In Extracorporeal Shock Wave Therapy, a cylindrical wave is generated underwater inside the headpiece. The wave is focused through the reflector and transmitted into the tissue. Focused Shock Wave produces a high pressure peak in a very short amount of time and is converted into biochemical energy in the cell and extracellular matrix. The physiological effects of Shock Wave on the tissue includes enhanced neo-vascularity, accelerated growth factor release, inhibition of molecules that have a role in inflammation, and stimulation of cellular processes that contribute to tissue healing and regeneration.
- Increased blood flow/Neovascularization
- Regulate inflammation/reboot the healing process in stalled, chronic conditions
- Tendon tissue regeneration, remodeling, Facilitate tendon gliding
- Fibrotic tissue and scar remodeling/ Resorption
- Stimulation of osteo-regenerative processes, influence osteoblast and osteoclast activity
- Influence transmission of pain signals/ Release of pain mediators
- Reduce hypertonia in spastic muscle
This shoulder MRI shows the amazing results after only (3) Focused Shock Wave & (5) Laser Therapy treatments
- Labral tear
- Inflammation and pain present
- Bone disruption due to surgical implant
- Muscle and connective tissues healed
- Inflammation and pain improved
- Bone disruption from surgical implant healed
- Focused Shock Wave: uses high intensity sound waves to stimulate and speed up the healing mechanisms.
- Laser Therapy: uses focused light waves to decrease pain and inflammation in the cells which accelerates healing.
Chronic, stalled conditions are brought back into the acute phase to re-activate the body’s natural healing state. The energy delivered into the tissue by Shock Wave creates microscopic injuries: this controlled acute trauma stimulates the development of new blood vessels in the area.
Tendinitis, plantar facilities, carpal tunnel syndrome
- Dependent on-indication and tissue response
- 1-4 treatment sessions
- 5-10 days between sessions
- Recommended Laser therapy after the Shock Wave therapy and between sessions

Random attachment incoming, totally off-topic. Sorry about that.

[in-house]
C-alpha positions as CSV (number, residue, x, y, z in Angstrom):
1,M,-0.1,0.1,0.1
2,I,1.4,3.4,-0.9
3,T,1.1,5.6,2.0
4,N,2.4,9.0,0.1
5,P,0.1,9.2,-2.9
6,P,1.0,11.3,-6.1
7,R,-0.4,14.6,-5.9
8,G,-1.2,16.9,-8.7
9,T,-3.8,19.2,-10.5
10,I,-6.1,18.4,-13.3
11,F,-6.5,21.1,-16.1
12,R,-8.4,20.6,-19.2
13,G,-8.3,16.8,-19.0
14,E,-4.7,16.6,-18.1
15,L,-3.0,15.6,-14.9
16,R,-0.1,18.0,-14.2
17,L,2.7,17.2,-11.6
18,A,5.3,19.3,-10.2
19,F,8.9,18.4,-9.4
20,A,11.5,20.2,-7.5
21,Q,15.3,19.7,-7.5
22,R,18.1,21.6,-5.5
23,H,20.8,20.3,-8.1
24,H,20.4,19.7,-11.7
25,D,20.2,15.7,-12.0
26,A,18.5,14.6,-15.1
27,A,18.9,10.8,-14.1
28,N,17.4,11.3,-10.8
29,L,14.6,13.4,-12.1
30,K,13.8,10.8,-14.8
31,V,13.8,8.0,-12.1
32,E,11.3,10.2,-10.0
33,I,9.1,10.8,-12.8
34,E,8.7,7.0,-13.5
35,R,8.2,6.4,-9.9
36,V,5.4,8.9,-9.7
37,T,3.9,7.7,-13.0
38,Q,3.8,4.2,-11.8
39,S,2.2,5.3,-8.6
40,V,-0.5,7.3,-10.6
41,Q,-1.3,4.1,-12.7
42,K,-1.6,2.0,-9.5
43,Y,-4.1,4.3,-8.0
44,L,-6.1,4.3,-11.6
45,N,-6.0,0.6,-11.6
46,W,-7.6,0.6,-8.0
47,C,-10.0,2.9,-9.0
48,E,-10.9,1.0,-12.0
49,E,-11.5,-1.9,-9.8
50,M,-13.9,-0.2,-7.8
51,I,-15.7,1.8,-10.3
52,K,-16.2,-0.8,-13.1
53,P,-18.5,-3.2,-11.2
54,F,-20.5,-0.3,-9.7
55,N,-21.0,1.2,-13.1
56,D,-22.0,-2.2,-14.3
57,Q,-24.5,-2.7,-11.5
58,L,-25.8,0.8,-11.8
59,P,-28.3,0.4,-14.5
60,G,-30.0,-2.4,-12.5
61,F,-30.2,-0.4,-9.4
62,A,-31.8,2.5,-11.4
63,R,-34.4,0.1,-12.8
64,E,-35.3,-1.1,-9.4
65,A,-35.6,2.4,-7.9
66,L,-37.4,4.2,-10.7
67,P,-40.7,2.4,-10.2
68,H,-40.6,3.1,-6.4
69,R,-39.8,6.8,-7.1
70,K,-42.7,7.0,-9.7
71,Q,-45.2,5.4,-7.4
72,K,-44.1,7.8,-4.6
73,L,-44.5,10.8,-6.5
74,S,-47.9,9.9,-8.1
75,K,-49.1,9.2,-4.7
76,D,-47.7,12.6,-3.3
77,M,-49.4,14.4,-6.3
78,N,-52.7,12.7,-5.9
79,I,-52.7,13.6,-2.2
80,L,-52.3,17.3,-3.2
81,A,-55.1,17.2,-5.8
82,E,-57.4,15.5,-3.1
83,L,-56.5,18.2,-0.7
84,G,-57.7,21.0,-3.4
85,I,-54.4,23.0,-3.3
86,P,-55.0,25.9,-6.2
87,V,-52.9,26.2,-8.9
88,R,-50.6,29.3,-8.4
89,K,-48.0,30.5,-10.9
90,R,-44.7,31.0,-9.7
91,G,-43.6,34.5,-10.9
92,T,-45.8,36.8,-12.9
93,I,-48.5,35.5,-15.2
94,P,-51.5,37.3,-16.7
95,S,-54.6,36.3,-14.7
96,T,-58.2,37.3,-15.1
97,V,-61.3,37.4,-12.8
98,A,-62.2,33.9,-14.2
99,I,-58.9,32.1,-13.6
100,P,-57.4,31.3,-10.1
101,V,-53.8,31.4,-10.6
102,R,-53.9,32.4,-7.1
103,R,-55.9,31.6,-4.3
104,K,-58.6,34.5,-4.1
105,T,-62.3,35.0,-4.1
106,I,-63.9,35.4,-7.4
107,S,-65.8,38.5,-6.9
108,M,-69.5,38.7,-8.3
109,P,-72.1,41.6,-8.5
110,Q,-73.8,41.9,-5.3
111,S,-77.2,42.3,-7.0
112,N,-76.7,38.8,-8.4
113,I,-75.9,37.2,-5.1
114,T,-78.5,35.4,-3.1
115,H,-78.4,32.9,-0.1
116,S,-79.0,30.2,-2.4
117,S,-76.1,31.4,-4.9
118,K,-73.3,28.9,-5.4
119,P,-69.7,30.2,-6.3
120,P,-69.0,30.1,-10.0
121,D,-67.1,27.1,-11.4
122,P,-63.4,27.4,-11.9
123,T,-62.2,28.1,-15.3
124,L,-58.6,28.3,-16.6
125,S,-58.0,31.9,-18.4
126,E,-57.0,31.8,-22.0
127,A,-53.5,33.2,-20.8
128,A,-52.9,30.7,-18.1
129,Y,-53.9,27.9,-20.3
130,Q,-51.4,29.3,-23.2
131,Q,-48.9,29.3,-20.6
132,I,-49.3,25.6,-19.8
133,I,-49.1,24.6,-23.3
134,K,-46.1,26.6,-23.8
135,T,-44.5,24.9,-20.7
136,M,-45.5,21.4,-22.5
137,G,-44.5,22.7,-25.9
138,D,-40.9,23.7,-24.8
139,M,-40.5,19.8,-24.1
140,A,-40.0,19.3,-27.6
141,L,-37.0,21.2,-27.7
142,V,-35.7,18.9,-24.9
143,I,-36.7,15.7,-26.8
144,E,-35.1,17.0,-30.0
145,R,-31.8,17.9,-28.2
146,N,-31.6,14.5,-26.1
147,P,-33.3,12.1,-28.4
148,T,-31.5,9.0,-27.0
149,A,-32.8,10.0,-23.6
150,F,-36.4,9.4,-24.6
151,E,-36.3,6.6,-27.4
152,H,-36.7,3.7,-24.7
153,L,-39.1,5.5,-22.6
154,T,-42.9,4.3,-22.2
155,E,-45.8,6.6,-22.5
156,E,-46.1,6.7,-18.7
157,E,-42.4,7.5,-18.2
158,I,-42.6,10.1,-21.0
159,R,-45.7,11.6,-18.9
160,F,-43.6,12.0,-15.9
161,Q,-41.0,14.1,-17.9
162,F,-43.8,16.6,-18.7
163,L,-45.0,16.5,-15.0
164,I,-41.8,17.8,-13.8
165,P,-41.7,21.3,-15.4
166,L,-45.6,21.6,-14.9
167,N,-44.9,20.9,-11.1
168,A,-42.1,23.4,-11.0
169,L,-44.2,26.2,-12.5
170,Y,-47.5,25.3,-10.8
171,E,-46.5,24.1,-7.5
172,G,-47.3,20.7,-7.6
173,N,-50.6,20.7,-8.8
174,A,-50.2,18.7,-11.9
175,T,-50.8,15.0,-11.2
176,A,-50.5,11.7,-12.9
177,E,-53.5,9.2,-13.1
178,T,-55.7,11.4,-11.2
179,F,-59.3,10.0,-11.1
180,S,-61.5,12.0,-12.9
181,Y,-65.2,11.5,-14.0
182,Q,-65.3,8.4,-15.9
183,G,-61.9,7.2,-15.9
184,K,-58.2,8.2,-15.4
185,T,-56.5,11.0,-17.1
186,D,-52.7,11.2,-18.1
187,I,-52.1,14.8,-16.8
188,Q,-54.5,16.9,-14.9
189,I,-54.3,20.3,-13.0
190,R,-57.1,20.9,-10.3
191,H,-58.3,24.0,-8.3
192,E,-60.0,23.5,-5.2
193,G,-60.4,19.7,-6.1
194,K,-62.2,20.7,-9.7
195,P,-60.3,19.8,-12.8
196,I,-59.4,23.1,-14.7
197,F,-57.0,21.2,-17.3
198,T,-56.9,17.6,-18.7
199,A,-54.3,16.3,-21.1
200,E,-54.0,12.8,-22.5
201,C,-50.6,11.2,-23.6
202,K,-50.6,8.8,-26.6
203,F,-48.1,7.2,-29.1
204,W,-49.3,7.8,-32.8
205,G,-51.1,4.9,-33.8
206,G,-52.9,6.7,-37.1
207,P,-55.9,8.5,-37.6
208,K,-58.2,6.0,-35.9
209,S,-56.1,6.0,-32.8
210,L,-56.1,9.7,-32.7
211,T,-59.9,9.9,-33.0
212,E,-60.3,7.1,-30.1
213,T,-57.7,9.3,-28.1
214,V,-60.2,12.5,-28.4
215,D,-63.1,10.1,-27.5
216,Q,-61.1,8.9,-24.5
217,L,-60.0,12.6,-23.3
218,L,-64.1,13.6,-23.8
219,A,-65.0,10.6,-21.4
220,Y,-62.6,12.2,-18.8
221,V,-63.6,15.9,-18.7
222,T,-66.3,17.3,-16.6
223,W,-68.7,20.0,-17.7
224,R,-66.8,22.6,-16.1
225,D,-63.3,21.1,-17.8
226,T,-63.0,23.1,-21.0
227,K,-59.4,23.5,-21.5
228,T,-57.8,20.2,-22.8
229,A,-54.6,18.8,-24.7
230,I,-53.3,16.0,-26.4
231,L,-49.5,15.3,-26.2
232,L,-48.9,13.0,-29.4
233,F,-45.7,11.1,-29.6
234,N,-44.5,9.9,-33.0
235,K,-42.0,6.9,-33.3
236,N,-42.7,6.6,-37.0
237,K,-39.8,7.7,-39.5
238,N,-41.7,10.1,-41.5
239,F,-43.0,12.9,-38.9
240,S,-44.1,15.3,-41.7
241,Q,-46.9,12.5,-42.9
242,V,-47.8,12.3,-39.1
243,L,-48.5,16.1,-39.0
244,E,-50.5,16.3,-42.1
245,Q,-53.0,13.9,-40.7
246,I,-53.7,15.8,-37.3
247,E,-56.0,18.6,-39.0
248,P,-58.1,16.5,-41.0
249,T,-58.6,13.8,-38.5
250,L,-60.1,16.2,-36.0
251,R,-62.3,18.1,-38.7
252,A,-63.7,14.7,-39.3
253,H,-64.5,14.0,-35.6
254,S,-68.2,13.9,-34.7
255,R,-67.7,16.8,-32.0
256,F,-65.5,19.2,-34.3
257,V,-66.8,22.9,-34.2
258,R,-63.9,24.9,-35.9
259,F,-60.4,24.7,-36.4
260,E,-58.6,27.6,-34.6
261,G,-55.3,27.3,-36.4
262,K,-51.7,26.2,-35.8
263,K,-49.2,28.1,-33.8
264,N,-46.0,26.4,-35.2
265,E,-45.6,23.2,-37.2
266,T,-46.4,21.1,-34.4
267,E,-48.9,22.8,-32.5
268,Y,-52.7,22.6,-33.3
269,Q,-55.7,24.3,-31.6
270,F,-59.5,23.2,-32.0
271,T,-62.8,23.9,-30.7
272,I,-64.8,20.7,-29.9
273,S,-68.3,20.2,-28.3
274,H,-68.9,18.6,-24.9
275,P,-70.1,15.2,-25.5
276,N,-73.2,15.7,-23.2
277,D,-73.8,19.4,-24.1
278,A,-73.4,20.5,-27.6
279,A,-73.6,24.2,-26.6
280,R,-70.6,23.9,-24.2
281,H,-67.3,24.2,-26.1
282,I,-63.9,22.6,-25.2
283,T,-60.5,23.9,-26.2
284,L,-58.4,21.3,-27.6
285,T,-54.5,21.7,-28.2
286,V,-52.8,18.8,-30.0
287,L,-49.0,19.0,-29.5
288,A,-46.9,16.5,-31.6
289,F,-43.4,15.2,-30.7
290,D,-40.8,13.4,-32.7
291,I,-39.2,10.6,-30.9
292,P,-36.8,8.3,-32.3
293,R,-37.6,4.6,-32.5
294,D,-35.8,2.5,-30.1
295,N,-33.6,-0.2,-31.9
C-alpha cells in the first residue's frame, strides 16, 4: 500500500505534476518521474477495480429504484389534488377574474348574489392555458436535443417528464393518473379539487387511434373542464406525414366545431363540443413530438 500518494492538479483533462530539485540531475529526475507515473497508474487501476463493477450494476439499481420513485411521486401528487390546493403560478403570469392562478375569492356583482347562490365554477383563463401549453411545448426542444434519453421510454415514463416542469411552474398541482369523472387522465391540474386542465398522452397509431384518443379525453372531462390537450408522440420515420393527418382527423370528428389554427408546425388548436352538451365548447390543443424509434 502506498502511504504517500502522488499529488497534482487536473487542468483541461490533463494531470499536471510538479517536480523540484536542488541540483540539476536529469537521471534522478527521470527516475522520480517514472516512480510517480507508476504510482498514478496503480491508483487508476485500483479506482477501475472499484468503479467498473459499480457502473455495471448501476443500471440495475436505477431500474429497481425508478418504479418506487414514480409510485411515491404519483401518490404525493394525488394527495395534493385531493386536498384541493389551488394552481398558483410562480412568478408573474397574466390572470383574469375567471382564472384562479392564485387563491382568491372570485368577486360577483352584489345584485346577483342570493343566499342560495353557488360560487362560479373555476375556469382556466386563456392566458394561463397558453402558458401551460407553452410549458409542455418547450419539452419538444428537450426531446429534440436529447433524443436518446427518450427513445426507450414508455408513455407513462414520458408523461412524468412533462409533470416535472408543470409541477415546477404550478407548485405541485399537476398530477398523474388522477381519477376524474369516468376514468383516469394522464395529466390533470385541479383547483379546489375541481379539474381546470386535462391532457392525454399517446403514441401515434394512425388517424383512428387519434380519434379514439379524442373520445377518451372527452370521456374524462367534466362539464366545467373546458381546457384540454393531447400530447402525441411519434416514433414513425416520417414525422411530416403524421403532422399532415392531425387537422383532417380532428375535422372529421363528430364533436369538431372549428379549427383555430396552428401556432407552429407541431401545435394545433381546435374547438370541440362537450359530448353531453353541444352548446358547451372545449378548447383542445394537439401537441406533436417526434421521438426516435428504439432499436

What might happens after the Shock Wave therapy
- Redness of the skin, possible local discomfort, Bruising
- Swelling, reddening, hematomas – Petechiae – Pain. These side effects generally occur between 5 to 10 days.
Importance: Avoid physical activities 48 hours post treatment
Contraindication and Precautions
- Coagulation disorder
- Corticosteroid injection (6 weeks)
- Over growth plate (not for under 18 years old)
- Over nerve roots and spinal cord
- Acute inflammation, lower and upper ankle
- History of rheumatic diseases
- History of hyperthyroidism
- Paget disease or calcaneal fat pad atrophy 6) Osteomyelitis (acute, sub-acute, chronic)
- Infection in the area to be treated – Patient has a coagulation disorder or taking anti-coagulant medications
- Patient has a prosthetic device in the area to be treated – Over ischemic tissue in individuals with vascular disease effects (e.g. foot ulcers, venous stasis, etc.)
- Fracture of the Calcaneus
- Immunosuppressive therapy
- Long-term (≥ 6 months duration) treatment with any corticosteroid
- Insulin-dependent diabetes mellitus, severe cardiac or respiratory disease
- Bilateral painful heel, if both feet need medical treatment
- Previous surgery of the painful heel syndrome
- Previous unsuccessful treatment of the painful heel with a similar shockwave devices
- History of allergy or hypersensitivity to bupivacaine or local anesthetic sprays
- Significant abnormalities in hepatic function
- Poor physical condition
- History or documented evidence of peripheral neuropathy such as nerve entrapment, tarsal tunnel syndrome, etc.
- History or documented evidence of systemic inflammatory disease such as rheumatoid arthritis, osteoarthritis, ankylosing spondylitis, aseptic bone necrosis, Reiter‘s syndrome, etc.
- Implanted pacemakers, insulin pumps, defibrillators and/or neuro-stimulators
- Open wounds or skin rashes
- Tendon rupture, neurological or vascular insufficiencies of the painful heel, as assessed using the Semmes-Weinstein Monofilament test and the Ankle Brachial Index